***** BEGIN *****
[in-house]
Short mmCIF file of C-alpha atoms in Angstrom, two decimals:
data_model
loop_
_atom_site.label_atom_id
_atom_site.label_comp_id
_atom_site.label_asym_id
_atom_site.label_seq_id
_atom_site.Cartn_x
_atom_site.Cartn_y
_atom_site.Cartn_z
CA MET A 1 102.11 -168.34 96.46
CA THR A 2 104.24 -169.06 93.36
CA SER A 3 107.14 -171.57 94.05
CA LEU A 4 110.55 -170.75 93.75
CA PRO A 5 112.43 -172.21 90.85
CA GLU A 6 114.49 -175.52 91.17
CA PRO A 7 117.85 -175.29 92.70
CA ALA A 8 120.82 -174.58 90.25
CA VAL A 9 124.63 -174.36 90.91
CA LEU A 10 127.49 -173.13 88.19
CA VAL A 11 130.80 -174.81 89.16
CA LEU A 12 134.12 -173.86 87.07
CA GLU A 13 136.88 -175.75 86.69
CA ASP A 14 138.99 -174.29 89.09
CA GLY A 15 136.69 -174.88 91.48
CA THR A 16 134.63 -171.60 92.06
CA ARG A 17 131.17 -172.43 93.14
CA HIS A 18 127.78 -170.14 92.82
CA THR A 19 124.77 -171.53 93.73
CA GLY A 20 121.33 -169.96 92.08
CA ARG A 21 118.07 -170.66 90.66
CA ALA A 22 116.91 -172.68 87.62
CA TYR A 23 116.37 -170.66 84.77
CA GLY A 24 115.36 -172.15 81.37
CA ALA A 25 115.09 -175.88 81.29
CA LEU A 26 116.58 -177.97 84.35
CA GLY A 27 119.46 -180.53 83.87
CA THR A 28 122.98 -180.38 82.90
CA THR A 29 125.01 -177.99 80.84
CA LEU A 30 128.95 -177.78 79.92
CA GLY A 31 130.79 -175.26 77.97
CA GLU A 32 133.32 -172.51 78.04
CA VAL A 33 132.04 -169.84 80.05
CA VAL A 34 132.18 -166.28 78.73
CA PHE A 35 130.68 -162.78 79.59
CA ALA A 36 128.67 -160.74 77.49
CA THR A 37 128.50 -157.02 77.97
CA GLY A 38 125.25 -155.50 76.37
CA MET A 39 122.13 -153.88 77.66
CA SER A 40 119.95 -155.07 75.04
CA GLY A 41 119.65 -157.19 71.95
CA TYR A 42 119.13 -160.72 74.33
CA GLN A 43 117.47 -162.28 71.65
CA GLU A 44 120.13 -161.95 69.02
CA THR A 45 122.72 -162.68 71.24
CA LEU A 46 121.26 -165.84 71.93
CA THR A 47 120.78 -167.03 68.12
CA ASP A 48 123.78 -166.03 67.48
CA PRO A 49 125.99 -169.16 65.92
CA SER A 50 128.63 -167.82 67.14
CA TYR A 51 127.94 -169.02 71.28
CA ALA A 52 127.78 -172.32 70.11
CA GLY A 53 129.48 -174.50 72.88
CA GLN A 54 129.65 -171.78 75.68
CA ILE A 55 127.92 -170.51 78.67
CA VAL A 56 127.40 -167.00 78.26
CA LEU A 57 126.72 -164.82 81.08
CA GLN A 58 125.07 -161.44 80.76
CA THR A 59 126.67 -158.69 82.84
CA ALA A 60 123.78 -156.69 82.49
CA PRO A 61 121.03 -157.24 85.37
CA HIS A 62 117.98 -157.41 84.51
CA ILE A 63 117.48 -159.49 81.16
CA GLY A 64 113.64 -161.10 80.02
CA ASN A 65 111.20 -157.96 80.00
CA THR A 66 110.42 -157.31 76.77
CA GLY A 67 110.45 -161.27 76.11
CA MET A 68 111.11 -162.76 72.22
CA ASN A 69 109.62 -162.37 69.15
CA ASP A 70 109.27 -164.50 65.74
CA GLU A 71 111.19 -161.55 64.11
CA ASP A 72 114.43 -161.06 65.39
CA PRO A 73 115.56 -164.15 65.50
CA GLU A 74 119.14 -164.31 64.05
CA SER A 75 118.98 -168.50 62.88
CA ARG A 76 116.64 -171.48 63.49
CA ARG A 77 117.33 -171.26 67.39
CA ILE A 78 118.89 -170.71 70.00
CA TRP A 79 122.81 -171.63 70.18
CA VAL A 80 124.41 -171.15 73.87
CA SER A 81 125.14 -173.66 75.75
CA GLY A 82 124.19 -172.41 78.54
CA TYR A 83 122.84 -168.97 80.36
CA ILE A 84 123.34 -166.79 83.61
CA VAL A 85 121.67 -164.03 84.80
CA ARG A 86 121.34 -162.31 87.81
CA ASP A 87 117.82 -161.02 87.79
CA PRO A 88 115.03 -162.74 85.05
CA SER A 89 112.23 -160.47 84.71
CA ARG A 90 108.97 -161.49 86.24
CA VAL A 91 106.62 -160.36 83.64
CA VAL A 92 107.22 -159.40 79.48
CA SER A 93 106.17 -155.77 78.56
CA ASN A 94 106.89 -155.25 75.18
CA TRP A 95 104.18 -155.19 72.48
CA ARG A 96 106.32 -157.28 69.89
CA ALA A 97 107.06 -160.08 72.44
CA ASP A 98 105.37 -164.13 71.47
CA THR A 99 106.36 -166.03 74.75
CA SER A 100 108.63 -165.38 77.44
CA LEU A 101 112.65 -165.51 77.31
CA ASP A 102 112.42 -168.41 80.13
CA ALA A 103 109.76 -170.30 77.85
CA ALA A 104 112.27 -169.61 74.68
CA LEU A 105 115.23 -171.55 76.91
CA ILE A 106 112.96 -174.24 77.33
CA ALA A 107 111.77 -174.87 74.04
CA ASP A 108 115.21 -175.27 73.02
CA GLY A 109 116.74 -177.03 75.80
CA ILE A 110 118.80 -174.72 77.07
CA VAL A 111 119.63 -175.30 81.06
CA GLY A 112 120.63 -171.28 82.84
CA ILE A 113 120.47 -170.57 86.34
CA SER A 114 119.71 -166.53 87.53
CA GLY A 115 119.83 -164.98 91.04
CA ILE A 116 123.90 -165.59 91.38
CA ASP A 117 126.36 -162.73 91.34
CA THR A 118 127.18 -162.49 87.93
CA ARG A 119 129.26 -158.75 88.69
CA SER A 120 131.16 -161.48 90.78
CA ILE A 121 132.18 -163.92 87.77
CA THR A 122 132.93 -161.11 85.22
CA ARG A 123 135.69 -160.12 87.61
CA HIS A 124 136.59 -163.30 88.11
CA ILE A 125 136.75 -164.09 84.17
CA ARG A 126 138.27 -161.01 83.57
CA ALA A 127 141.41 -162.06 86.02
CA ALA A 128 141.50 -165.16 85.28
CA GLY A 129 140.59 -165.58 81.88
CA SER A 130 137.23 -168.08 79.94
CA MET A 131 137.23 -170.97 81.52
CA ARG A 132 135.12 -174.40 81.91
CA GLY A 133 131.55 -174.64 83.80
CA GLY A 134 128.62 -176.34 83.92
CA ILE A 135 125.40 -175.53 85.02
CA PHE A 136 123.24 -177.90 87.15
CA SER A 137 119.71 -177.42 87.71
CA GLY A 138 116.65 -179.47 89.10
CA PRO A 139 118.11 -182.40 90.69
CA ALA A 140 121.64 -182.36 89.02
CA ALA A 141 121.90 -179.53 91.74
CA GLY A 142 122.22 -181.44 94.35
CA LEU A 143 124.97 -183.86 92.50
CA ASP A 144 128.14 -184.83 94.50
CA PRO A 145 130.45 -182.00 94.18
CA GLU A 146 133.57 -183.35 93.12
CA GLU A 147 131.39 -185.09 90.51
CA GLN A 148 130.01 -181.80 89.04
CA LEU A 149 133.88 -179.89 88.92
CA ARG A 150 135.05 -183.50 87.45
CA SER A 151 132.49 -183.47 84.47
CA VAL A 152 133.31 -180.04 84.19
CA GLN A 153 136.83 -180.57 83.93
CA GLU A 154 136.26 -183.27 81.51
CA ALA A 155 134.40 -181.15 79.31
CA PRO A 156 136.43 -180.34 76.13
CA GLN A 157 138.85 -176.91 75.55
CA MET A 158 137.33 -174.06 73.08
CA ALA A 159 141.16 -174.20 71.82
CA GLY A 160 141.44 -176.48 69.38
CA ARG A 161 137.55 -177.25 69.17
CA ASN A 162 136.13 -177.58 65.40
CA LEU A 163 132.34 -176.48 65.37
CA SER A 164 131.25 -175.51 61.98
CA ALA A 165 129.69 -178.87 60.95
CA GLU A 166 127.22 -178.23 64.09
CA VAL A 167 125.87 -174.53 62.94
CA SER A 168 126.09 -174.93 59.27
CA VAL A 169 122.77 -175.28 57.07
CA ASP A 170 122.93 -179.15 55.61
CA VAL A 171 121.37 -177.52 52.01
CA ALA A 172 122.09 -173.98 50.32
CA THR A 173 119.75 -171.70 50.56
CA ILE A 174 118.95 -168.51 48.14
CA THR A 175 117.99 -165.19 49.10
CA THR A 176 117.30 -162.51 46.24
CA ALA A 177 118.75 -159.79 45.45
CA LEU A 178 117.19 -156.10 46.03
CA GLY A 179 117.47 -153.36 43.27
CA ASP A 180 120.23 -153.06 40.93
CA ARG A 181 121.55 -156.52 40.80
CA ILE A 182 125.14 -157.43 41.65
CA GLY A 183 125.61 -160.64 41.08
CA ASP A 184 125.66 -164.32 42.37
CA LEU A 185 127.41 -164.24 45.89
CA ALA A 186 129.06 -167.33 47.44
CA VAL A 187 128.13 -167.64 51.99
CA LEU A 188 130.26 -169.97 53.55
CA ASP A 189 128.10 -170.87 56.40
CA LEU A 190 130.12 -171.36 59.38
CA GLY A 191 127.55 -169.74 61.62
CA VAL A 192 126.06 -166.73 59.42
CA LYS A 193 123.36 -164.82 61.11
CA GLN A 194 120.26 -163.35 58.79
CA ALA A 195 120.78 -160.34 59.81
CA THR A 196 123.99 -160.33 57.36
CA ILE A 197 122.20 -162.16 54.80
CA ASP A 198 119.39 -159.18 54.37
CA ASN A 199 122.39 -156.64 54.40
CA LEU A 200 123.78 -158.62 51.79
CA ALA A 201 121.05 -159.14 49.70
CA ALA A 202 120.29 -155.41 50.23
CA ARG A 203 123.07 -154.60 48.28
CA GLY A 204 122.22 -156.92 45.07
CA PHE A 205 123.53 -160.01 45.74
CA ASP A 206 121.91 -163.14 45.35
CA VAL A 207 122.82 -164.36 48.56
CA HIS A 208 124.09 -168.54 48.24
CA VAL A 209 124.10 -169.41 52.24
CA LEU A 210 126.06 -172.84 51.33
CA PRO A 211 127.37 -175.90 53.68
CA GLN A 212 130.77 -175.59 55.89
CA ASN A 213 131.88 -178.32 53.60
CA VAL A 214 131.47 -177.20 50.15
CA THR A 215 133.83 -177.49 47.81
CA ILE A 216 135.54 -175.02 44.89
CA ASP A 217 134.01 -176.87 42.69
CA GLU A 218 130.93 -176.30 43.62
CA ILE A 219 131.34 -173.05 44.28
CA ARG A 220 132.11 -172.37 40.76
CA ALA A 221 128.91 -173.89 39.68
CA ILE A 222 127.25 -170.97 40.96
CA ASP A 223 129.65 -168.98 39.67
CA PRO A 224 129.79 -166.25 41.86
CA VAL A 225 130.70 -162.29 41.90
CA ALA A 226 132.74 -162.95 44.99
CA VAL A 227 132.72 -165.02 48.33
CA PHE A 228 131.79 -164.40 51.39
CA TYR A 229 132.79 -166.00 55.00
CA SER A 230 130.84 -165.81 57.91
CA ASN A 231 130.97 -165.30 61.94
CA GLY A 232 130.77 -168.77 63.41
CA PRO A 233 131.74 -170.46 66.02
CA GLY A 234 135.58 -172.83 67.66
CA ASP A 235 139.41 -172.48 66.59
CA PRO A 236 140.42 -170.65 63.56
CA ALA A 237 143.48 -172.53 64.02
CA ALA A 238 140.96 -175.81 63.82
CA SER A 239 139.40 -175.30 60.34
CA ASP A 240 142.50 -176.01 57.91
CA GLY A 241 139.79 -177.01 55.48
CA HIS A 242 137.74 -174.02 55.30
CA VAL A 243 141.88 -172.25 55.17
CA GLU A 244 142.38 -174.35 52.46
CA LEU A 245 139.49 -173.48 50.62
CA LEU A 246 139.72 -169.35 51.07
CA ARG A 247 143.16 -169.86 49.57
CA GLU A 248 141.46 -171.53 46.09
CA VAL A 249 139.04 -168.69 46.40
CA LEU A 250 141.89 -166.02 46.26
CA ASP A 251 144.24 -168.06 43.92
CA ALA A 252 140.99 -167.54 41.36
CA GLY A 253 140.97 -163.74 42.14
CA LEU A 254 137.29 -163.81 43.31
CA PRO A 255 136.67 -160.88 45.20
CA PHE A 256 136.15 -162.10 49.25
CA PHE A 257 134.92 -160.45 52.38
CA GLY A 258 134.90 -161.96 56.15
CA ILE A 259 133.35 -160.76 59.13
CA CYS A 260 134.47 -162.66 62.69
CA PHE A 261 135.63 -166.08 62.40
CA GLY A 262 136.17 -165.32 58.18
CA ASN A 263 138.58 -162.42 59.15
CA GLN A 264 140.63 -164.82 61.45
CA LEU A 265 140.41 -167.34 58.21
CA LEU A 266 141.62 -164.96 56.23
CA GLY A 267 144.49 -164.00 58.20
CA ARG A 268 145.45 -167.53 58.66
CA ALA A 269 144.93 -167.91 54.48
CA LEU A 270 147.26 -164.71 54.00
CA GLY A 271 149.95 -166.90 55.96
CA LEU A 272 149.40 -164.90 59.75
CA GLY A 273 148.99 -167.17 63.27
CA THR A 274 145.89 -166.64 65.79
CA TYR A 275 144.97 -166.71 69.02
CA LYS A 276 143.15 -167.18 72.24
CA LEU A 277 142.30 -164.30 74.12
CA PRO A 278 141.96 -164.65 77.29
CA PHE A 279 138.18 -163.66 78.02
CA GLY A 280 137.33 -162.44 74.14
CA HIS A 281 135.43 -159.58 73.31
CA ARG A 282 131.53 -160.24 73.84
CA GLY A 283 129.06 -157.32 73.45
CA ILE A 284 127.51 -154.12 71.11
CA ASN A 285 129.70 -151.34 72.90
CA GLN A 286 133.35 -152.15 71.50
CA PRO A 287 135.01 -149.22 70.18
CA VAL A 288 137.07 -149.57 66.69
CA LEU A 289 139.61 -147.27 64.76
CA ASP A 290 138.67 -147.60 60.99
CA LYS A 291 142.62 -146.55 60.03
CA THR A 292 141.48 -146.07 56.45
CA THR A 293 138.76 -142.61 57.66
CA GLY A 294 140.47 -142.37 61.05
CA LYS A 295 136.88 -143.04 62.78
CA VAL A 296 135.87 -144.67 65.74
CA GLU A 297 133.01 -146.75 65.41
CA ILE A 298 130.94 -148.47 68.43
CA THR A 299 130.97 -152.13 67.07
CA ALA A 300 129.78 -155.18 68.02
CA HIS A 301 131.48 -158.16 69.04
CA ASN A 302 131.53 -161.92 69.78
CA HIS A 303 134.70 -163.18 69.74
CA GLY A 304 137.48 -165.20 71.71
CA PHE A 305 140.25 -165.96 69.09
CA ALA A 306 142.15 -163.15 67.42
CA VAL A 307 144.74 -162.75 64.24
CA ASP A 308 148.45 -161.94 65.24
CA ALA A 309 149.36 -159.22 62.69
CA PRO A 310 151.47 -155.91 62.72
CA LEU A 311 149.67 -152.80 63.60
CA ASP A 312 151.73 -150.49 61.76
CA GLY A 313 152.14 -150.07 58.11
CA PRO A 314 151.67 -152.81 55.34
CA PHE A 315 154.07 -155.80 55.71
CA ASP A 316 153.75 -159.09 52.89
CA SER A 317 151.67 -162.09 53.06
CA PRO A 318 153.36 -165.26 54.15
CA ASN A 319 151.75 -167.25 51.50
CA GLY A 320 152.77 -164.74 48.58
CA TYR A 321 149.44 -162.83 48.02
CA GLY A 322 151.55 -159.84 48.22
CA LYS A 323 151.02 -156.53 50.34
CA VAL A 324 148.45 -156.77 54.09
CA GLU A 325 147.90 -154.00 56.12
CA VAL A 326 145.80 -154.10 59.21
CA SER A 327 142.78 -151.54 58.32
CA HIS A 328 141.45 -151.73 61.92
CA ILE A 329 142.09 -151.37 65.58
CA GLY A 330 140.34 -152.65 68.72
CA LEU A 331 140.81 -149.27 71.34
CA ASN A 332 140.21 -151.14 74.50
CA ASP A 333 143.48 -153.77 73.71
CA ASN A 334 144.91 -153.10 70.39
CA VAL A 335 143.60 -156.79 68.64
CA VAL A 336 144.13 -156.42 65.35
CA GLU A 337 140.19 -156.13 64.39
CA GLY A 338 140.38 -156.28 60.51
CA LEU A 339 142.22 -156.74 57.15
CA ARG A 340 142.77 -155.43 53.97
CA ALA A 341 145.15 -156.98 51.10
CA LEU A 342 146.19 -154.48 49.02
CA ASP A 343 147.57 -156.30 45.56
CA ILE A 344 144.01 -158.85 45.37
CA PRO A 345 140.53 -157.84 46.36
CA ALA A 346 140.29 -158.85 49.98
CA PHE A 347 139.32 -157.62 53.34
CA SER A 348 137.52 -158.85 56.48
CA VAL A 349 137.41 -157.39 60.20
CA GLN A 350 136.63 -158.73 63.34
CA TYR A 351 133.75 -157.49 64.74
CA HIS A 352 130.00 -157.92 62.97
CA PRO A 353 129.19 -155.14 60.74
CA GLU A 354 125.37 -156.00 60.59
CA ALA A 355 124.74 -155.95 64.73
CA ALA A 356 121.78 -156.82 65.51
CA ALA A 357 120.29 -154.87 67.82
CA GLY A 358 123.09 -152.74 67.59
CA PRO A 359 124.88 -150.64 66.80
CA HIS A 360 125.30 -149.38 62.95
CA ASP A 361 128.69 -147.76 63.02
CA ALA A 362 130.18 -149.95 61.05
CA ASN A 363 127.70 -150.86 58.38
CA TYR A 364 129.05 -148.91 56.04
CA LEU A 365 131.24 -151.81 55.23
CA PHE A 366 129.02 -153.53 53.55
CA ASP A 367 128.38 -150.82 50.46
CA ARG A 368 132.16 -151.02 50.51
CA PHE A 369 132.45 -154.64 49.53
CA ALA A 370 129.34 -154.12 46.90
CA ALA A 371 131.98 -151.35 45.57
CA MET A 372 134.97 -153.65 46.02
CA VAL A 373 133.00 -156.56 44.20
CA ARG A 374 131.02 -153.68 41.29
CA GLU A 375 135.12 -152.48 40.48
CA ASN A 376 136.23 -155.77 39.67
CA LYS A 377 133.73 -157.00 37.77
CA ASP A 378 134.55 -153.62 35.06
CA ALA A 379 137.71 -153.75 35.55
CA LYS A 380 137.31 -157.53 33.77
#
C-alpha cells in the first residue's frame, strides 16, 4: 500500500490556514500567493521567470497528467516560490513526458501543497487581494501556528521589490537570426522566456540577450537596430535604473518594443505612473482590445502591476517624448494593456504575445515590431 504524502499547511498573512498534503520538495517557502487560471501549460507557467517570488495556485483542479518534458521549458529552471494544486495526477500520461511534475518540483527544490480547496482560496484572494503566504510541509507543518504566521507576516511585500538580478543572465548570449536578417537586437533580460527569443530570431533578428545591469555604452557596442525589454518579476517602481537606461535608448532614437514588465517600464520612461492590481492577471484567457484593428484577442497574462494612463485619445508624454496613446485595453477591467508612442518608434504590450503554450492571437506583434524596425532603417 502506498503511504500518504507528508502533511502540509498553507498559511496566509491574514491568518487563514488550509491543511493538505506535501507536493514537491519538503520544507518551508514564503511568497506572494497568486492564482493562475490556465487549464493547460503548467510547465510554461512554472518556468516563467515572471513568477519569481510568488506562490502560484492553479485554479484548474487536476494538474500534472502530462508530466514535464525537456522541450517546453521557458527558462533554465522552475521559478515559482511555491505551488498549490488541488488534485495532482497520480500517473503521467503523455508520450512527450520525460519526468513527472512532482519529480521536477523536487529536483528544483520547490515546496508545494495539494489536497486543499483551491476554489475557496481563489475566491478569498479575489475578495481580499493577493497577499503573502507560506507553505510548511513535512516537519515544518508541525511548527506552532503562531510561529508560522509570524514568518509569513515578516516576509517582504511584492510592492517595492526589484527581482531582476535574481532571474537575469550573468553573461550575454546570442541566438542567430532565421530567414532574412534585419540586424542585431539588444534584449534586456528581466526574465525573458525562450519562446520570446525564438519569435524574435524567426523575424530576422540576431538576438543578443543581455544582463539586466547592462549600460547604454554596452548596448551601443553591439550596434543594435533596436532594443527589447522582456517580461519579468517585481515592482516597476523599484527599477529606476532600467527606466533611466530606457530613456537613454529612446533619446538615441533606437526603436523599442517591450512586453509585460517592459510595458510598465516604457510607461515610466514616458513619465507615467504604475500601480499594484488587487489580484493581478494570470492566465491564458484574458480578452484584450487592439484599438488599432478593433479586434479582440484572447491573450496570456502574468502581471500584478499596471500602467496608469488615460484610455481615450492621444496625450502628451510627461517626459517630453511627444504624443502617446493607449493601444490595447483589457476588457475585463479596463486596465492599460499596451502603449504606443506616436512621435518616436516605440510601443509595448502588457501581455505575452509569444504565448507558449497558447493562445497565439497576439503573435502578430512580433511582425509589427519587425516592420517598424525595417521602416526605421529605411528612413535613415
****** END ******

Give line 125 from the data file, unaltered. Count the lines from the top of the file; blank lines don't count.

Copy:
CA SER A 114 119.71 -166.53 87.53